God's holiness means that He is separated from sin and entirely devoted to seeking the good that He represents in Himself. In other words, holiness denotes a relational quality as well as a moral quality. It encompasses separation from sin and complete devotion to God's glory.

In Isaiah 6:3 and Revelation 4:8, God is described as "Holy, holy, holy." When the biblical writers wanted to emphasize something that is important, they repeated the word in order to draw our attention to what is said. Jesus draws our attention to important statements by repeating the words "truly, truly" (John 5:24, 6:47, etc.) or "Jerusalem, Jerusalem" (Matt. 23:37) or by calling a name like "Martha, Martha" (Luke 10:41). Of all His attributes, only God's holiness is mentioned three times in a row. This indicates something of highest importance. God's nature is indeed holy. He is pure and good.

How scared would you be, and rightly so, if our all- powerful God and Creator were not holy and loving? What does your answer tell you about why we should be so thankful that God is as He is?

The Sabbath was given to man before sin as a reminder of God's power and love. When we know God as it is our privilege to know Him, our life will one of continual obedience. As we spend time getting to know God, to understand His character of love and justice, we cannot help but love Him. Also, we have a standard that we might know who we are, and see how much we need Him. What a blessing to understand His holiness and power. He offers them to us that we might be restored to the image in which He created us. It was easy for God to mold and shape Adam, and then breathe life into him. But, not so with fallen man. God must have our cooperation to restore His image in us.

What must we do? We must flee to Christ and drink His blood and eat His flesh. It is only through knowing Him that we can make a full heart surrender of all we are and all we have. It is through a knowledge of His holiness that we fall in love with Him....and it is by beholding that unselfish holy character that we become partakers of His divine nature (2 Peter 1:40) and changed into His image, His character of holiness (2 Cor. 3:18).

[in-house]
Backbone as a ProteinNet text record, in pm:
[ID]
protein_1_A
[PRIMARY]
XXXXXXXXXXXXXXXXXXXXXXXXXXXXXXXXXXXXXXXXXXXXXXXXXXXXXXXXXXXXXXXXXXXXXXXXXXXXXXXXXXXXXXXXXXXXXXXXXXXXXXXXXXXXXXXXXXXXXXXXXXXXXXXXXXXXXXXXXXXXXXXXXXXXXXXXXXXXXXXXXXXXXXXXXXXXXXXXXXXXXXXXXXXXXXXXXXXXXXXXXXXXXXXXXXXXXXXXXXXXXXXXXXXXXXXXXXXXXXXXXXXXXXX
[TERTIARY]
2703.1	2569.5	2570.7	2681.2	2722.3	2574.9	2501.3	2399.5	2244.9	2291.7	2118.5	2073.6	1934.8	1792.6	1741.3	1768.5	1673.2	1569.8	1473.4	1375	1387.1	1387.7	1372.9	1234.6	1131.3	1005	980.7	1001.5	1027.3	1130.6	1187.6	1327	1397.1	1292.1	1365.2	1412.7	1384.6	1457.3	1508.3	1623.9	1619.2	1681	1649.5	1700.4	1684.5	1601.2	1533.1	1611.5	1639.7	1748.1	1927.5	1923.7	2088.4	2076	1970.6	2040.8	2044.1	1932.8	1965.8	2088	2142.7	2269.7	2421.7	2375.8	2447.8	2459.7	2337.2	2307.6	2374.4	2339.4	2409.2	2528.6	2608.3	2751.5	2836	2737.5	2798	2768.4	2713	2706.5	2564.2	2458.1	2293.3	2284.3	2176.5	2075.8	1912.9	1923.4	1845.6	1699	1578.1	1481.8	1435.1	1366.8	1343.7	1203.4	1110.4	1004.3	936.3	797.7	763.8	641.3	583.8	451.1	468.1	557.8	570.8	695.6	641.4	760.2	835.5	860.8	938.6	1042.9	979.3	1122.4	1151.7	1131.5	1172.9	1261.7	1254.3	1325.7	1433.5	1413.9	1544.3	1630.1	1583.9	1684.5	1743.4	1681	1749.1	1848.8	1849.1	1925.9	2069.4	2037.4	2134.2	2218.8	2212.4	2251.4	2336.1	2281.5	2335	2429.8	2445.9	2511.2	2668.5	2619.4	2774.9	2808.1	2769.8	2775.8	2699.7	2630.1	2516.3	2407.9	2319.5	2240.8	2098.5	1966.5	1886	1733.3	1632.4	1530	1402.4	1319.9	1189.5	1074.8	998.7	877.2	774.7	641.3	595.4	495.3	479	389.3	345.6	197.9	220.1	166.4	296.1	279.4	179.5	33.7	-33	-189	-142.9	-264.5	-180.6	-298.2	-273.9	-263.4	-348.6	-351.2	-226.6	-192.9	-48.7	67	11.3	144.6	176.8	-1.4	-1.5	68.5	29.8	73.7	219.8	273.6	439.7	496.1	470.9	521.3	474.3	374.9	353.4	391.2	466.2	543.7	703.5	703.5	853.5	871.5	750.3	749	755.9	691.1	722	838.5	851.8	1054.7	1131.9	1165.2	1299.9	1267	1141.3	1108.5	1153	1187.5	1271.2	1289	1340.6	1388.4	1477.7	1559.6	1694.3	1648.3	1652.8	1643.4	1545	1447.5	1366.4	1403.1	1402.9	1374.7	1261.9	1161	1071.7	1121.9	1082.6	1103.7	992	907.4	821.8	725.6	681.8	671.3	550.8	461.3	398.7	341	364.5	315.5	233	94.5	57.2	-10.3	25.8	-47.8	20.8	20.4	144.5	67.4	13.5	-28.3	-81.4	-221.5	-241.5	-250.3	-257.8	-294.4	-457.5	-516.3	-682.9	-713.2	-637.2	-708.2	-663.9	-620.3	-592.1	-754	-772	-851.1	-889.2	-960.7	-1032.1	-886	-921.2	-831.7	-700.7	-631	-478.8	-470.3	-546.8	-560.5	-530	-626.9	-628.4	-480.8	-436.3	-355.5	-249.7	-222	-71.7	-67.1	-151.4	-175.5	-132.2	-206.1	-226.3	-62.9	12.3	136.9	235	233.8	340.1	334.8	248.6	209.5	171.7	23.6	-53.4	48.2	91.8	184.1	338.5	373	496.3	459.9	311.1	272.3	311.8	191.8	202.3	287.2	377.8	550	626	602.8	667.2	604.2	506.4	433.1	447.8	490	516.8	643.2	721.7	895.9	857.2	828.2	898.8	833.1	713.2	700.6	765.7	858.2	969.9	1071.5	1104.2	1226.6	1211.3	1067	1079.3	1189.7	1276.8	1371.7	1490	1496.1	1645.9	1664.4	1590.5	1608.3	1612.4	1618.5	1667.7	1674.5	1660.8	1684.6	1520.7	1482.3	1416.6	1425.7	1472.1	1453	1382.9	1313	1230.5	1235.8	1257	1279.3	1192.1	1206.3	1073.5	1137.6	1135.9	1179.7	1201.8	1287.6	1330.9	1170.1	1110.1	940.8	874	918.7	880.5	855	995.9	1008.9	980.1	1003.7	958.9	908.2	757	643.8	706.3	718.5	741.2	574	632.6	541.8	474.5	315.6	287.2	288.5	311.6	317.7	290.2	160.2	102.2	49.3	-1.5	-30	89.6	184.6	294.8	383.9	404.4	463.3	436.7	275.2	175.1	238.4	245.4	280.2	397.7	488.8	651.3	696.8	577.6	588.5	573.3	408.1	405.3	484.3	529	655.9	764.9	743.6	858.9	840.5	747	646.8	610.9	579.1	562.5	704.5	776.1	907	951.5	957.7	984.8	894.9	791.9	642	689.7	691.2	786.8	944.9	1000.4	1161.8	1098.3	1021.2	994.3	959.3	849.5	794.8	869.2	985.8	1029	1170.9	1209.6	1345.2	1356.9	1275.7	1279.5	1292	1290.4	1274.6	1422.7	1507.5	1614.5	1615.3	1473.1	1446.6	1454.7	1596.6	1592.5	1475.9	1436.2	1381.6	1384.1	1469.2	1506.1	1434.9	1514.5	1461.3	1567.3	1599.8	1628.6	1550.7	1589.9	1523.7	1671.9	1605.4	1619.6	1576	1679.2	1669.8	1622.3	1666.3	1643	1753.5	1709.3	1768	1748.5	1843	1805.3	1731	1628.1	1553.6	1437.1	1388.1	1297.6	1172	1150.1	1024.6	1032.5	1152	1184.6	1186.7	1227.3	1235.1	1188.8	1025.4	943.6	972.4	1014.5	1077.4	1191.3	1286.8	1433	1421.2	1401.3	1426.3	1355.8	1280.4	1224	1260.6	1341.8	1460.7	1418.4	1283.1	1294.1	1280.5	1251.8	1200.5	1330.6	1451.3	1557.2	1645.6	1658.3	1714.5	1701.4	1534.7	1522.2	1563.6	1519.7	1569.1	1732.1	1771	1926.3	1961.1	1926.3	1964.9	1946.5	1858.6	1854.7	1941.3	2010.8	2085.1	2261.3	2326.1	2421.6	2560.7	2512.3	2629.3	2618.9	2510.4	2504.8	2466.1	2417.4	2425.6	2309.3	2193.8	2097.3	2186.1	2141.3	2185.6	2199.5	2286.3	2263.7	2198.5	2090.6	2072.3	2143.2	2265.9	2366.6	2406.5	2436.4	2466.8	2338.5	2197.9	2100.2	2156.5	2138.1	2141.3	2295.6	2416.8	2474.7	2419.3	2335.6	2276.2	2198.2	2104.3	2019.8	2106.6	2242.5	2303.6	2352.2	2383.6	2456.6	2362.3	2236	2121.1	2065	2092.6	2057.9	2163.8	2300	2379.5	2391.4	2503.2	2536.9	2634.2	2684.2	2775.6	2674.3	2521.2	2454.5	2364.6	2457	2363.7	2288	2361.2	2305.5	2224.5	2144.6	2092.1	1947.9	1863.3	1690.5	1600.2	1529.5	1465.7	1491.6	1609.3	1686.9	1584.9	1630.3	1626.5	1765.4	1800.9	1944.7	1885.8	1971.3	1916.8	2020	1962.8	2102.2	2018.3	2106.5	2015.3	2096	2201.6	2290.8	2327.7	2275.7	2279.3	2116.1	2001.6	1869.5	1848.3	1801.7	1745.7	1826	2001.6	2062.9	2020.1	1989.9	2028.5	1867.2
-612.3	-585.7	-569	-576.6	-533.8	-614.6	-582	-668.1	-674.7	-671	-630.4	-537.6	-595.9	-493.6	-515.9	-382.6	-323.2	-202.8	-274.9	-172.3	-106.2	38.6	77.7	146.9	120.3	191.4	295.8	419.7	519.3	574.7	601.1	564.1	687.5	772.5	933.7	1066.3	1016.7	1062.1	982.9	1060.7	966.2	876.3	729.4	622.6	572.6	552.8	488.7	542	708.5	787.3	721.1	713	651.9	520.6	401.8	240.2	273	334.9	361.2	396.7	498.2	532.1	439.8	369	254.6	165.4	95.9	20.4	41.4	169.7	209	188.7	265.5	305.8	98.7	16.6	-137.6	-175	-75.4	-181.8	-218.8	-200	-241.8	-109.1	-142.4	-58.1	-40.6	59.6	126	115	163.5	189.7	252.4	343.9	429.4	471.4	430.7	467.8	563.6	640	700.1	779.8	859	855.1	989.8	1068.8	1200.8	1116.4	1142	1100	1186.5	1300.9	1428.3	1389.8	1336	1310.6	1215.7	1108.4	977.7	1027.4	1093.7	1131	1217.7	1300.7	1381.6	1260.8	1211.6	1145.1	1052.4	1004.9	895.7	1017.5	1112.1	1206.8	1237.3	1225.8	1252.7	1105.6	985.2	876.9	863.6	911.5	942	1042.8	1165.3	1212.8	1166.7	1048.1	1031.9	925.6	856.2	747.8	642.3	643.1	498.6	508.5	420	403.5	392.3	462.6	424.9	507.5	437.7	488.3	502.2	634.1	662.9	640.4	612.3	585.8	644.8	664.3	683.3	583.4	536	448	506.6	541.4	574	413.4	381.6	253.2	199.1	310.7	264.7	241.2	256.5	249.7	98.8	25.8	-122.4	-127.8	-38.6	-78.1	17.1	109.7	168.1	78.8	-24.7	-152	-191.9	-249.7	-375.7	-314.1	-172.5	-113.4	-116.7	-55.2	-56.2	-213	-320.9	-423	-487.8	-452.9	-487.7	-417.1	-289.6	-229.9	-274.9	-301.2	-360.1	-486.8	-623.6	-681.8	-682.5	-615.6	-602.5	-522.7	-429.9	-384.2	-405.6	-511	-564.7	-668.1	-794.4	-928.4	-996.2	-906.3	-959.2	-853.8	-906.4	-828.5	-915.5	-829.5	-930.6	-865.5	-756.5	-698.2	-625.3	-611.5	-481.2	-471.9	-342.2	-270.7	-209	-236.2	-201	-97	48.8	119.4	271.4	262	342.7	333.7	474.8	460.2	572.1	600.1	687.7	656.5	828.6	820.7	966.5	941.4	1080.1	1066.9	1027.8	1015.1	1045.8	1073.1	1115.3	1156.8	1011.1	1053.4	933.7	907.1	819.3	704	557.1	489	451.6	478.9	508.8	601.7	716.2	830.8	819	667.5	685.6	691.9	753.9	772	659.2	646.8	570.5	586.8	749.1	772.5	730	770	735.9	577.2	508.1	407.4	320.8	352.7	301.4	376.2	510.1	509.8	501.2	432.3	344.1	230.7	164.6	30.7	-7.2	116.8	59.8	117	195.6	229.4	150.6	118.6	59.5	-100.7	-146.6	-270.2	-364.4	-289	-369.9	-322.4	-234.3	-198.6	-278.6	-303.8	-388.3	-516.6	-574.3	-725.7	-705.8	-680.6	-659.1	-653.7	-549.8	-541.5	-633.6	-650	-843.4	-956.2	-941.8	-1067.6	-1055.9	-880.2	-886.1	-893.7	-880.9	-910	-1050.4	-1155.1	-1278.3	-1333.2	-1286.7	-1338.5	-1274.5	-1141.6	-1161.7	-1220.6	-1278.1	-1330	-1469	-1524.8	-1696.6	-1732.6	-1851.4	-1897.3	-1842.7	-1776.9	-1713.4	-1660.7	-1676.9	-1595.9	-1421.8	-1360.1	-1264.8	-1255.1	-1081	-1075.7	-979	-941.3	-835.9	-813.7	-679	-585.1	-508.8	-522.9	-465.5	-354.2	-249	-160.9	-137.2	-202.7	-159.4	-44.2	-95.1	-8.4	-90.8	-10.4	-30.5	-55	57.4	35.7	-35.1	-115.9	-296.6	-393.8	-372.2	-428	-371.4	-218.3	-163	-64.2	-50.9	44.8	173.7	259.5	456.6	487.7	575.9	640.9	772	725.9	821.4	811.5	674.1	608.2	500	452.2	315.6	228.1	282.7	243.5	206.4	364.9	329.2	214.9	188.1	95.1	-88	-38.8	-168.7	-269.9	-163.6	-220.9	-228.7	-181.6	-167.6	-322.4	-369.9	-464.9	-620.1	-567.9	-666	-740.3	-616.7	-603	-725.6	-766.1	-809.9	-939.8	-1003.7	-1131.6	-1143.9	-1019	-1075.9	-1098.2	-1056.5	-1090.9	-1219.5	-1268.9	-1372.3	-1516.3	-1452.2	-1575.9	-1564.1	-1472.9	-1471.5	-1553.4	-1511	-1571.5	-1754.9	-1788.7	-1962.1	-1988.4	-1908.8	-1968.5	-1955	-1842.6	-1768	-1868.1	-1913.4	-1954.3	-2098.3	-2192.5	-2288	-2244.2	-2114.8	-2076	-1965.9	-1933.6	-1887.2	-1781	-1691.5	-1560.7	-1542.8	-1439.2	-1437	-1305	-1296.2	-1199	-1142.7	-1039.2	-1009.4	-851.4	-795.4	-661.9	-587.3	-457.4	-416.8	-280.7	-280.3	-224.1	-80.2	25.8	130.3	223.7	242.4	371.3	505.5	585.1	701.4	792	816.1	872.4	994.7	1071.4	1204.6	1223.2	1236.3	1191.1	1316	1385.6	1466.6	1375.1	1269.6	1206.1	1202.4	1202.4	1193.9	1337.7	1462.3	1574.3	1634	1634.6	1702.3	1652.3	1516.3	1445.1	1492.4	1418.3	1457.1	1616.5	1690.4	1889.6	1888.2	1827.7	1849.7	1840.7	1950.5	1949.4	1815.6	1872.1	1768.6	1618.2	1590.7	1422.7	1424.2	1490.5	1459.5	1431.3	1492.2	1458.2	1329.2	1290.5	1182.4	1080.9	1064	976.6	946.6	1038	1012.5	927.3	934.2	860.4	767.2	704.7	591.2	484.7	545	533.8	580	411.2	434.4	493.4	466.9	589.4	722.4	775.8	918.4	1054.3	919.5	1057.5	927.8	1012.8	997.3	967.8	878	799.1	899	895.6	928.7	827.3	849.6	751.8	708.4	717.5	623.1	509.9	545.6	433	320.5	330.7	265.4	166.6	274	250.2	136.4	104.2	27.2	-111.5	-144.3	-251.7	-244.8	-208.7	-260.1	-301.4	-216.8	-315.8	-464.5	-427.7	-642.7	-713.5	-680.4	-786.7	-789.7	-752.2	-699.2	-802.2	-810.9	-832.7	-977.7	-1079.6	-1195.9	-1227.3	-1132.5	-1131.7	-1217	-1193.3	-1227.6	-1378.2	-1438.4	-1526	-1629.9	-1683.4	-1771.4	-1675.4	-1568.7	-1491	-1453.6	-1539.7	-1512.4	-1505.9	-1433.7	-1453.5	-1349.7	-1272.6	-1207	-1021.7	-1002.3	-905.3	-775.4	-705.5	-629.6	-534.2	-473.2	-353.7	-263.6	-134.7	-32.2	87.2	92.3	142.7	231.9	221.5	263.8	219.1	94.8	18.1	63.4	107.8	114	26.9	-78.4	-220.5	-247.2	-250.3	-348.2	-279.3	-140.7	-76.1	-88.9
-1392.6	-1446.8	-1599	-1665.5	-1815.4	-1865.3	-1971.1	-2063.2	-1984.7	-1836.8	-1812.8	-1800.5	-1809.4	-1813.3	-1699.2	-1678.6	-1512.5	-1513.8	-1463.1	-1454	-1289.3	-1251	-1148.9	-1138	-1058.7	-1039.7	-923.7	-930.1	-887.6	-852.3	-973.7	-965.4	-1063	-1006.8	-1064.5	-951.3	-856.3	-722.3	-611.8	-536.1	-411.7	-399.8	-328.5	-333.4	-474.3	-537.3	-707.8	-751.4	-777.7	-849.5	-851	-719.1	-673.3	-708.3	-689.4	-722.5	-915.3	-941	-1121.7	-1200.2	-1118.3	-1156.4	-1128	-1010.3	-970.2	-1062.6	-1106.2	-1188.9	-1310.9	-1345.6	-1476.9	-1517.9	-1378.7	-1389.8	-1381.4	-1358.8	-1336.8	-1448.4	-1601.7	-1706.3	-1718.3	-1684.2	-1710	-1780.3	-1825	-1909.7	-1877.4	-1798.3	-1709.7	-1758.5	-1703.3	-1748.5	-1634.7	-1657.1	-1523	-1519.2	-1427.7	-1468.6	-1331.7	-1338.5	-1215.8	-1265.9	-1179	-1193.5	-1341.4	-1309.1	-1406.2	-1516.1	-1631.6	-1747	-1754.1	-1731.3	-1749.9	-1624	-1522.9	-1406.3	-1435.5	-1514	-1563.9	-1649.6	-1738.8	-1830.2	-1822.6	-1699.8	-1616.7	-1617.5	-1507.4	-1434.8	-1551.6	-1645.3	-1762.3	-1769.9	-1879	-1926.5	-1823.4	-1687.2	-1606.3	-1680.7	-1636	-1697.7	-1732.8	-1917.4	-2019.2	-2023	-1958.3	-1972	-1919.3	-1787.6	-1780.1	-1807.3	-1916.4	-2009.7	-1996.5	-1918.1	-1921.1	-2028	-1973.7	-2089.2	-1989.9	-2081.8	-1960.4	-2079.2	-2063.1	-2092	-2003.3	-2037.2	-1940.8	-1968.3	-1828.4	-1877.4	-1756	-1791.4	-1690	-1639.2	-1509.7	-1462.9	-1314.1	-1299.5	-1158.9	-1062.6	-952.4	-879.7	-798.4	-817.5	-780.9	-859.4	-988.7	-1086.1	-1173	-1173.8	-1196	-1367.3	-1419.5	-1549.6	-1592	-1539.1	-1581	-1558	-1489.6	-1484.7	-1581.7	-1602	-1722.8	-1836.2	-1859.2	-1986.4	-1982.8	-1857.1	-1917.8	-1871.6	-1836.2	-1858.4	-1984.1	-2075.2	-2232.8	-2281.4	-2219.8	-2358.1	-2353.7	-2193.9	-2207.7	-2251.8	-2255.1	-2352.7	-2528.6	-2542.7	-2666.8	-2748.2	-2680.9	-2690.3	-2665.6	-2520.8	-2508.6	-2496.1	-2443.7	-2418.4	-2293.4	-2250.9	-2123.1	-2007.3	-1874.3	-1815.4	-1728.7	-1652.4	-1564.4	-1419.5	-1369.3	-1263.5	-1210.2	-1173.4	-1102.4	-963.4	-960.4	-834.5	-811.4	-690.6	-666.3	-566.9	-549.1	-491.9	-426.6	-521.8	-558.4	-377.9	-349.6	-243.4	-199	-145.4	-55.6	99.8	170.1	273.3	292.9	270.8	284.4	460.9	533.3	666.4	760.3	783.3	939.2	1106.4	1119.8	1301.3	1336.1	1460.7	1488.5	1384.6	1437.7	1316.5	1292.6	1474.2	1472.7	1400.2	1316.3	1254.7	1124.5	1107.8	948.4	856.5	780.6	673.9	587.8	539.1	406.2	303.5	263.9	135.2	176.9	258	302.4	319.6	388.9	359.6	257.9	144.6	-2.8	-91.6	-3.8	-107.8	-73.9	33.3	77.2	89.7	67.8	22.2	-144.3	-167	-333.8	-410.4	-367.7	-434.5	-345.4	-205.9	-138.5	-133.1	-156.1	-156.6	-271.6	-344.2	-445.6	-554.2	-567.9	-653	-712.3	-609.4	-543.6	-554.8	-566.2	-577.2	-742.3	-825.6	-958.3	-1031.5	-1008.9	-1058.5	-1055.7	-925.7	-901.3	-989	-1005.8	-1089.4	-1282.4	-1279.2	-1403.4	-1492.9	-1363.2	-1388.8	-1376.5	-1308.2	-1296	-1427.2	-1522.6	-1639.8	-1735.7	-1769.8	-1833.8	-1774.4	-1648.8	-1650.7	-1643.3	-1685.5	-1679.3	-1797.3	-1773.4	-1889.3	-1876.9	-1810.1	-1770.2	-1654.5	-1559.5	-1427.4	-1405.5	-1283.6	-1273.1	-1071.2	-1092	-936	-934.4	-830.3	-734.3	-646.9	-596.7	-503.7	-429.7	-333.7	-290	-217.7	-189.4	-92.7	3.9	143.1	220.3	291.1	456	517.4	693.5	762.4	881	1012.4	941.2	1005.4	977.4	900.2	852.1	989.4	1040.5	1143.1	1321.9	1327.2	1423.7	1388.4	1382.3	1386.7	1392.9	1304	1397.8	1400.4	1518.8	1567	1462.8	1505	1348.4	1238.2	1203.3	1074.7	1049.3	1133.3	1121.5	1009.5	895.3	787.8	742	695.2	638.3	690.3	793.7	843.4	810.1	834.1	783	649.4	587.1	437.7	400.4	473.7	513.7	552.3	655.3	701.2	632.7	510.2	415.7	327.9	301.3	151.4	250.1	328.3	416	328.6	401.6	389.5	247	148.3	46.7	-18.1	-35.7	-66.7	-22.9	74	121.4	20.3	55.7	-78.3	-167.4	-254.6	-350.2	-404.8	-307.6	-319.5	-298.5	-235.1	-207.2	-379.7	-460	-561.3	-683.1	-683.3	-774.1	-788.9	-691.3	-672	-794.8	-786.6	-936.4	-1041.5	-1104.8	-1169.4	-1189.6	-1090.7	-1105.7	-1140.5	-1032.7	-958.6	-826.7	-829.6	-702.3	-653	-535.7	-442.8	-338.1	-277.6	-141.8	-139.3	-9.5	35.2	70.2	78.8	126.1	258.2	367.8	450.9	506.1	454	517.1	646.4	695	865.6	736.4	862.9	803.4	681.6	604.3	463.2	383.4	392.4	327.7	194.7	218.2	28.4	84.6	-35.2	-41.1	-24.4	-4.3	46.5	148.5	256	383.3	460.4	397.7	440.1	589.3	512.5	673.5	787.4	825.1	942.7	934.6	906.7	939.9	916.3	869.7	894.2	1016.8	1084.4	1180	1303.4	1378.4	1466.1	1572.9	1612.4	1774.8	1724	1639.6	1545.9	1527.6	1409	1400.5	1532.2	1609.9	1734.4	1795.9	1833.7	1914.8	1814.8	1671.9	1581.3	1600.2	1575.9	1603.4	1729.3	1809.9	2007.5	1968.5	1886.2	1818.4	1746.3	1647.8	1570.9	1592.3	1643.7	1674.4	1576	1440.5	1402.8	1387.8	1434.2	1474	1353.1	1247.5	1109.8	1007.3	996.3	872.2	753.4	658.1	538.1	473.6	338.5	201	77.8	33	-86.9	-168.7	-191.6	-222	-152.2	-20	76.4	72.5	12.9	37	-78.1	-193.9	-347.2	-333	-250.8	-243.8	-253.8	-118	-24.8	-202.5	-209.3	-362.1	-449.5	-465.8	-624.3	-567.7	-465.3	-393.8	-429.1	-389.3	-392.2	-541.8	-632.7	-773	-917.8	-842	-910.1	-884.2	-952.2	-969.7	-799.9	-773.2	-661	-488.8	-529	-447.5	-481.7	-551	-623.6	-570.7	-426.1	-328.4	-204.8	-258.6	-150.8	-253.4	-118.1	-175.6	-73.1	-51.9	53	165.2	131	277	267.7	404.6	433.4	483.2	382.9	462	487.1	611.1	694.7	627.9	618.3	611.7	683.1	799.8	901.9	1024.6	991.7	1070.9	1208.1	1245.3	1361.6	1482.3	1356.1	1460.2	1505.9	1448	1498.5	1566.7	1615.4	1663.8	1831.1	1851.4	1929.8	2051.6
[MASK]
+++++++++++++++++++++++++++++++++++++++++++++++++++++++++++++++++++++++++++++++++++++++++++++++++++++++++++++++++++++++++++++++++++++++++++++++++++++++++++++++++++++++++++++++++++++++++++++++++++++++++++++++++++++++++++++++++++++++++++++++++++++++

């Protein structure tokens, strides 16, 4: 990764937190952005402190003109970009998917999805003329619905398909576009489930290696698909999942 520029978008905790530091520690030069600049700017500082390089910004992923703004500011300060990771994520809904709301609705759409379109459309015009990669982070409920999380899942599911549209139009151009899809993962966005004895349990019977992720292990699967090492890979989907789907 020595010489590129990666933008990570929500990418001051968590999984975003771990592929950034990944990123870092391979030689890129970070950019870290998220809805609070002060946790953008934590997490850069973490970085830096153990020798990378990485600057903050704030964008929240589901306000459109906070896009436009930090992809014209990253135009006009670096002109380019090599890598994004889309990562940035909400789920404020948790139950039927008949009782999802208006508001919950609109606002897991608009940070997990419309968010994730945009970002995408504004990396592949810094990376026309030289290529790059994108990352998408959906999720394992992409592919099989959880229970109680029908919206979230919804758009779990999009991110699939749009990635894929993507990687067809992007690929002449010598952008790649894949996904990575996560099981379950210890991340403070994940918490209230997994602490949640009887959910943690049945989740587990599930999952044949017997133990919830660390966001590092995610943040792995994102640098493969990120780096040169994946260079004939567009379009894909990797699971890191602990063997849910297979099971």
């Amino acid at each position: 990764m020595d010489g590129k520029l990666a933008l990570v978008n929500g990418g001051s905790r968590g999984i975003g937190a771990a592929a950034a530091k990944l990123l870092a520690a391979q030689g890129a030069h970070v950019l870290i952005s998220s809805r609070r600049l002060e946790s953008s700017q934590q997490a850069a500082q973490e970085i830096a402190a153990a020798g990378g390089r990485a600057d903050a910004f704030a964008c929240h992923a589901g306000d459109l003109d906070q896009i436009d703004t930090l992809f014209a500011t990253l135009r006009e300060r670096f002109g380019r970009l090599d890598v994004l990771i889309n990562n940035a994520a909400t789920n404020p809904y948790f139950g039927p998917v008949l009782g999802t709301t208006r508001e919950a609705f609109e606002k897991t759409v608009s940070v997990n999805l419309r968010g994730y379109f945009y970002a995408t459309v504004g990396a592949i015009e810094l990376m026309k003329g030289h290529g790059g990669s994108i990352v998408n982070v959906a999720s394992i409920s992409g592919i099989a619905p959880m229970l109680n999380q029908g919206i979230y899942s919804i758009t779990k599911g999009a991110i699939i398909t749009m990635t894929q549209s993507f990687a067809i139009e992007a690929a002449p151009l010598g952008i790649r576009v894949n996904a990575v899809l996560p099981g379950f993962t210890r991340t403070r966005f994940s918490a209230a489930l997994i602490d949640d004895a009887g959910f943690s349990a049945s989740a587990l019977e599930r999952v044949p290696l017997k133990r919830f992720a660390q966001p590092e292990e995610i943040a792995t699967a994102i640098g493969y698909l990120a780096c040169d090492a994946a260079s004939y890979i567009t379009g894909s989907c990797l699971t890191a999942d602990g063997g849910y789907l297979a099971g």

Jesus receives His reward when we reflect His character, the fruits of the Spirit......We deny Jesus His reward when we do not.

Richard Myers

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Monday February 6

The Nature of Holiness

"The closer you come to Jesus, the more faulty you will appear in your own eyes; for your vision will be clearer, and your imperfections will be seen in broad and distinct contrast to His perfect nature. This is evidence that Satan's delusions have lost their power; that the vivifying influence of the Spirit of God is arousing you." - Ellen G. White, Steps to Christ, pp. 64, 65.

This truth is perverted to allow for salvation in sin. That we might see our imperfections of character does not mean we are sinning. Yet, this is how this statement is twisted to allow one to sin and be saved at the same time. That is to say, it is possible to serve both Satan and God at the same time.

From Genesis to Revelation the Bible is calling us to holiness. Holiness does not mean sinning known sins. And, character defects are sin.  Then what does the statement mean? It means that we will not receive holy flesh until the second coming. Therefore, we in and of ourselves have imperfections of character. If you don't believe this, just let go of Jesus. Take your eyes off of Him for a moment and see if you can remain pure and undefiled by sin. It is impossible to do any good thing apart from God. We must be born again and filled with the Spirit in order to live a holy life free from sin.